It may have won the 2004 Tony Award for best musical, but Avenue Q is definitely not your mama’s theatre production.
“This is definitely a different kind of show,” says Chris Gray who directs the show. Gray is dean of the arts and communication department at Illinois Central College and is also directing Avenue Q, an adult-humored, Tony Award-winning musical which opens for six performances over two weekends beginning September 26. “This show is not for the faint of heart. While Avenue Q contains hilarious grown-up situations, we feel it is important to present this because it helps explore the depth of how theatre represents all aspects of society,” Gray says.
“The show won the 2004 Tony Award for best musical, so in that sense it is on the same plane as shows such as My Fair Lady, The Sound of Music, Cats and Phantom of the Opera, all of which won Tony Awards for best musical. And, as an institution of higher learning, part of our mission includes exposing audiences to new, diverse works of art.”
Avenue Q is a departure from traditional shows in that involves actors controlling and interacting with a range of extreme puppet characters. Princeton, one of the puppet characters in the story, is a 23 year old college graduate who majored in English and opens the show by trying to find a place to live. His search brings him to “Avenue Q,” a section of New York with low rent housing.
Cast members, their hometowns and their roles in the ICC production include: Trisha Bagby (Petersburg) as Kate Monster, Ryan Groves (East Peoria) as Princeton, Matthew Henry (East Peoria) as Gary Coleman, Ramsey Hendricks (East Peoria) as Trekkie Monster, Breeann Dawson (East Peoria) as Lucy the Slut/Mrs. ThistleTwat, Seth Hannan (Tremont) as Rod, Victor Griffith (Washington) as Nicky, Arianna Morgan (Peoria) as Christmas Eve, Nathan Apodaca (Brimfield) as Brian, Emilie Dierks (Morton) as Bad Idea Bear and Christopher McHenry (Washington) as Bad Idea Bear/Newcomer/Ricky.
As the story of Avenue Q unfolds, Princeton meets several interesting characters, including Trekkie Monster, a puppet who watches Internet porn in his dwelling other than when he visits a dance club to see Lucy the Slut); Rod, a gay Republican investment banker puppet struggling to come to grips with his own sexual orientation; and Gary Coleman, a real-person character based on the late former child TV star of the same name and dealing with the hand life has dealt him.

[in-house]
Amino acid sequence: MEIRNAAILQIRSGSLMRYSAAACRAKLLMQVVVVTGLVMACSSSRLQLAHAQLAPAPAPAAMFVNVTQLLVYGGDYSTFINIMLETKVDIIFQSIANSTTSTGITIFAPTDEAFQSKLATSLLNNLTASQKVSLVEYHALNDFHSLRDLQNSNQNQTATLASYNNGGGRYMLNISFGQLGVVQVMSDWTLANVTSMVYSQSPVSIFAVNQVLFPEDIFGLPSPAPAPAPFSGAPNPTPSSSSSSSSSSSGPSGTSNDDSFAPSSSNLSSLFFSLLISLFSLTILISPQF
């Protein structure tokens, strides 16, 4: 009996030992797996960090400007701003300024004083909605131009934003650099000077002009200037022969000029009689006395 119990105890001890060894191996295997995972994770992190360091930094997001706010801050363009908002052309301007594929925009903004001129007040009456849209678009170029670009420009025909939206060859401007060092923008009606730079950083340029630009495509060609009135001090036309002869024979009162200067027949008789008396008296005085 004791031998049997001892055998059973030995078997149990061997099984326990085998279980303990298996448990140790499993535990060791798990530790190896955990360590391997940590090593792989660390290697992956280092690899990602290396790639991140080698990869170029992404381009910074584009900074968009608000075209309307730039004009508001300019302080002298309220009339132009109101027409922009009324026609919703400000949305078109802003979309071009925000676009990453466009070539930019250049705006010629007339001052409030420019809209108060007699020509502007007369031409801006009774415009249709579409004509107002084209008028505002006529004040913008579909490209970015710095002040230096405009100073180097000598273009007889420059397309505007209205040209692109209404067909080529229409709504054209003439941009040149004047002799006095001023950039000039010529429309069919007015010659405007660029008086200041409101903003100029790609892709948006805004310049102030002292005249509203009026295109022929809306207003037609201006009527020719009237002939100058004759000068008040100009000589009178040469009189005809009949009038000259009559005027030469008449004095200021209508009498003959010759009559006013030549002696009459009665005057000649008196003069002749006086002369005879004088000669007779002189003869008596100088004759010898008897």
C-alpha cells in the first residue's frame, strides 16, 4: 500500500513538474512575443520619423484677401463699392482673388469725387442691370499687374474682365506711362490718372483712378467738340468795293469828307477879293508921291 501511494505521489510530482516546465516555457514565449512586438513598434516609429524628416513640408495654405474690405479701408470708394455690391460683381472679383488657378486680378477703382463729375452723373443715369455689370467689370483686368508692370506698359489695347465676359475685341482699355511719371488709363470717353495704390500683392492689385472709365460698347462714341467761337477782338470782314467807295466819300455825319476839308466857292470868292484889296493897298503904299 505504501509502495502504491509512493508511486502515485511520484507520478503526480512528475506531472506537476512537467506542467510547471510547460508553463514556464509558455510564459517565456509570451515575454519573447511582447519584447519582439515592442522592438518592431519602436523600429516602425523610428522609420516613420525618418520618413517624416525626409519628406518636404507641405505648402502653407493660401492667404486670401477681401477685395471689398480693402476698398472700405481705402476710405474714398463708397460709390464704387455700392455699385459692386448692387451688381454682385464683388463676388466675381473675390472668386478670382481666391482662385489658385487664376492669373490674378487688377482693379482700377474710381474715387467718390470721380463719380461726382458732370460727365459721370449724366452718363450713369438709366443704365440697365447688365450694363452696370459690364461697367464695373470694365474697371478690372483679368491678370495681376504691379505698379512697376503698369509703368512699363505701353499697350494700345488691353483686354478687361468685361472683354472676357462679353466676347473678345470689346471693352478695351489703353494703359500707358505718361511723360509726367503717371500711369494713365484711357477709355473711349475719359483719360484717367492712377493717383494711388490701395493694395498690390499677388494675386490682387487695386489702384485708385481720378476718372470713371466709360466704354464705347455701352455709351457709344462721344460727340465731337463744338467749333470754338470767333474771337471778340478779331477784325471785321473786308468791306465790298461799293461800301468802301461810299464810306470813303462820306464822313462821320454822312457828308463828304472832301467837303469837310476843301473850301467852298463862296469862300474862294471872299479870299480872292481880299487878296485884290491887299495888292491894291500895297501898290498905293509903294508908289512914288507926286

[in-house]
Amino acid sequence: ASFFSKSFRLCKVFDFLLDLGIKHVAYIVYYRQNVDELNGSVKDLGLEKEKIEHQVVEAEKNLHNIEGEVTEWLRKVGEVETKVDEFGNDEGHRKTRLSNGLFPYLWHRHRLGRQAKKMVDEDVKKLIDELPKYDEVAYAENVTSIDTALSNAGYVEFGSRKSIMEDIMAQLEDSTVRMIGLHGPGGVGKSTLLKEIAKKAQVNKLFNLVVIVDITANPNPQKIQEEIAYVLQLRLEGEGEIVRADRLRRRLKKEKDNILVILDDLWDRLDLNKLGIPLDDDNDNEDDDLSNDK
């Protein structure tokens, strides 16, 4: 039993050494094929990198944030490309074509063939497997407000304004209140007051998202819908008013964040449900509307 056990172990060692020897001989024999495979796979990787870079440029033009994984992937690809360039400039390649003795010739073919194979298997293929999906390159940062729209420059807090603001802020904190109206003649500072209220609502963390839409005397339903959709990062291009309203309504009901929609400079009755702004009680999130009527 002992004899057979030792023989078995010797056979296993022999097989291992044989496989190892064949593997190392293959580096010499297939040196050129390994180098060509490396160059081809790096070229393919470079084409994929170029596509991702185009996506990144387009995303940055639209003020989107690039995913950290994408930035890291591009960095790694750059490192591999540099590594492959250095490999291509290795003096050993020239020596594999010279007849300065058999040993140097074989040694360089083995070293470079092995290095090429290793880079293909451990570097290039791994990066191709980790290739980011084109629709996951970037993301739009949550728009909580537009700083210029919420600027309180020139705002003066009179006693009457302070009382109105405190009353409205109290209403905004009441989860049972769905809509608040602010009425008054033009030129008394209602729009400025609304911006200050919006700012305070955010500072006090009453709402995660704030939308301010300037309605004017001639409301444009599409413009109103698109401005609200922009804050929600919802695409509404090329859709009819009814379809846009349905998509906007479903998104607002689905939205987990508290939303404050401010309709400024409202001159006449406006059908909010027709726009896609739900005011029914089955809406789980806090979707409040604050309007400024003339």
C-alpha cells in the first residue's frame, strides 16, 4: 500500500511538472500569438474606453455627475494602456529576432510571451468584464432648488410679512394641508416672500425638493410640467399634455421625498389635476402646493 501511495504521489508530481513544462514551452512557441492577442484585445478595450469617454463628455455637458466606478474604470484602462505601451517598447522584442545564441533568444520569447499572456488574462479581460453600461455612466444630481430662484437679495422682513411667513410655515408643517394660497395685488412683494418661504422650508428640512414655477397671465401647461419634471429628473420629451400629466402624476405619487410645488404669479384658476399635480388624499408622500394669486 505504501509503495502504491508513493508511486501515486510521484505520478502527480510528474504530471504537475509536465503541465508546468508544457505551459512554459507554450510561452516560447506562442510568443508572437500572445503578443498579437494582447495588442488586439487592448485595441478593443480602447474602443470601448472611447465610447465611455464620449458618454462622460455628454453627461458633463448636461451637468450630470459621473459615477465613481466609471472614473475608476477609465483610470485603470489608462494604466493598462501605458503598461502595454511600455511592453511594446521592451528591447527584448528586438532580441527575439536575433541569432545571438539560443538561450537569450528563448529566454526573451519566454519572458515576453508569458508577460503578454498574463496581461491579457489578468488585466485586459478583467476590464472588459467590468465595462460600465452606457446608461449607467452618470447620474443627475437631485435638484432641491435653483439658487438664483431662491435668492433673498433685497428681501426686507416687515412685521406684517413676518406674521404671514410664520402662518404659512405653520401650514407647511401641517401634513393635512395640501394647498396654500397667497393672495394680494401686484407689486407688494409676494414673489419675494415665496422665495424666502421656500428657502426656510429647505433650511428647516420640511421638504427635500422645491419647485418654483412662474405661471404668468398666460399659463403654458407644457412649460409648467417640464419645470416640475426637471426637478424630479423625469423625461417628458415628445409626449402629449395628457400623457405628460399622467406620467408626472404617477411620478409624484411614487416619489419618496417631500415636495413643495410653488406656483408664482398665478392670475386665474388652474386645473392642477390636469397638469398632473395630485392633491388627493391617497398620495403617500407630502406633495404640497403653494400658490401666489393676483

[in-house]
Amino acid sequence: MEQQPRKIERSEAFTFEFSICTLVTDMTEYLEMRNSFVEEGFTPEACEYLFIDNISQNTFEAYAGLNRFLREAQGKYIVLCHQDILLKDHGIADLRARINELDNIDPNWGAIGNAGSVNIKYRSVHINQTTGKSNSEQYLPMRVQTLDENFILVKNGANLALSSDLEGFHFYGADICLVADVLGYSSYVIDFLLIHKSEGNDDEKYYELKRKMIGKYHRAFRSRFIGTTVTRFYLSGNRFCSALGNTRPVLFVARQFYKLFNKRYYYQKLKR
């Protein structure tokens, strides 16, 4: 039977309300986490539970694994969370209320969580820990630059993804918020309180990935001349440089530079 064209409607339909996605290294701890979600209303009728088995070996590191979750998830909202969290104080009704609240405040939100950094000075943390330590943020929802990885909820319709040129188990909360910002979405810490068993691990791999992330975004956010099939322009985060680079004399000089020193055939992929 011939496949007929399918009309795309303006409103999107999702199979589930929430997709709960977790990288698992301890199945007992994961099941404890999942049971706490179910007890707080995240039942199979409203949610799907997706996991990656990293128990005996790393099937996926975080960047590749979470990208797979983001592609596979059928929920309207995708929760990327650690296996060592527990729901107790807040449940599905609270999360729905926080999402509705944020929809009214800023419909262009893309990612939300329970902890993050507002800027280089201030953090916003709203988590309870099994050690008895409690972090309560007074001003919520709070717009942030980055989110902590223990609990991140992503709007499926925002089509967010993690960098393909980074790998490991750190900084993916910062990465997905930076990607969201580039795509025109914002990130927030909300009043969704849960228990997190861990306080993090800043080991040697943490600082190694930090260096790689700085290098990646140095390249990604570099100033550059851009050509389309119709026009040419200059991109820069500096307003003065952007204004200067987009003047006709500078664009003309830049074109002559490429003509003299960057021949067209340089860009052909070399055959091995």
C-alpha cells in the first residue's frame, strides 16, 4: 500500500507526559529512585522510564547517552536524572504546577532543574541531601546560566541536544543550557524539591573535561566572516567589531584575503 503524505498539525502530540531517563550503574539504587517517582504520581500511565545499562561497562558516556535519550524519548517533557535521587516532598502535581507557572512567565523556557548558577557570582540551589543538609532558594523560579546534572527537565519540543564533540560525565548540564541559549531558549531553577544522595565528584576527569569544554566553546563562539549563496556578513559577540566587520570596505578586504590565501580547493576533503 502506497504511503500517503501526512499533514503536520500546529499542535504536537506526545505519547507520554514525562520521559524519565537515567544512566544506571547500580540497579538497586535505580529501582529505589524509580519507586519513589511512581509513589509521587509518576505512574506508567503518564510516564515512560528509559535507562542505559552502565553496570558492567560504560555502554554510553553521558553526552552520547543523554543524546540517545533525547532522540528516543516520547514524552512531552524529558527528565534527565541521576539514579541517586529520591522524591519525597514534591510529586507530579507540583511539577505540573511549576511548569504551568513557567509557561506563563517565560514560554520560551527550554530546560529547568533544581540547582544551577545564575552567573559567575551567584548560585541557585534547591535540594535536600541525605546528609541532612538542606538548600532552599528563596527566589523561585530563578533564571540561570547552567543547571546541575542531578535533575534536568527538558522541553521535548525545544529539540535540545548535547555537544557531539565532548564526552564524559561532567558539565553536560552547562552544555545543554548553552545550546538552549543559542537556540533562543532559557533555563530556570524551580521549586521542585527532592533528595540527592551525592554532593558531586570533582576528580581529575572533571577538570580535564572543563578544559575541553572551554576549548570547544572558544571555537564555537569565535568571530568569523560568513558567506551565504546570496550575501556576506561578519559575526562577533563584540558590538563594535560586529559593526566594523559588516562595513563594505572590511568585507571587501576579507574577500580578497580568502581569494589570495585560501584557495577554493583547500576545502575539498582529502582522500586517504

The play is a departure from traditional shows typically offered in central Illinois, but Gray said the themes and story of Avenue Q resonates with audiences.
“Avenue Q has a very relatable story about how members of Generation X who grew up in the era of Reaganomics thought they’d have jobs and financial security handed to them,” Gray said. “But when they got out of college, they found that wasn’t the case. This show illustrates those frustrations and struggles from a different aspect.”
Avenue Q was written by Jeff Whitty with music and lyrics by Robert Lopez and Jeff Marx. The ICC production is directed by Chris Gray with music direction by Julie Clemens. Performances take place in the ICC Performing Arts Center on the East Peoria campus. Friday and Saturday shows begin at 7:30 pm and Sunday performances start at 2:30 pm.
The show is presented through special arrangements with Music Theatre International.
Tickets cost $9 for the general public and $5 for students and senior citizens. To purchase tickets or for more information, visit ArtsAtICC.com or call the ICC Performing Arts Center box office at (309) 694-5136.
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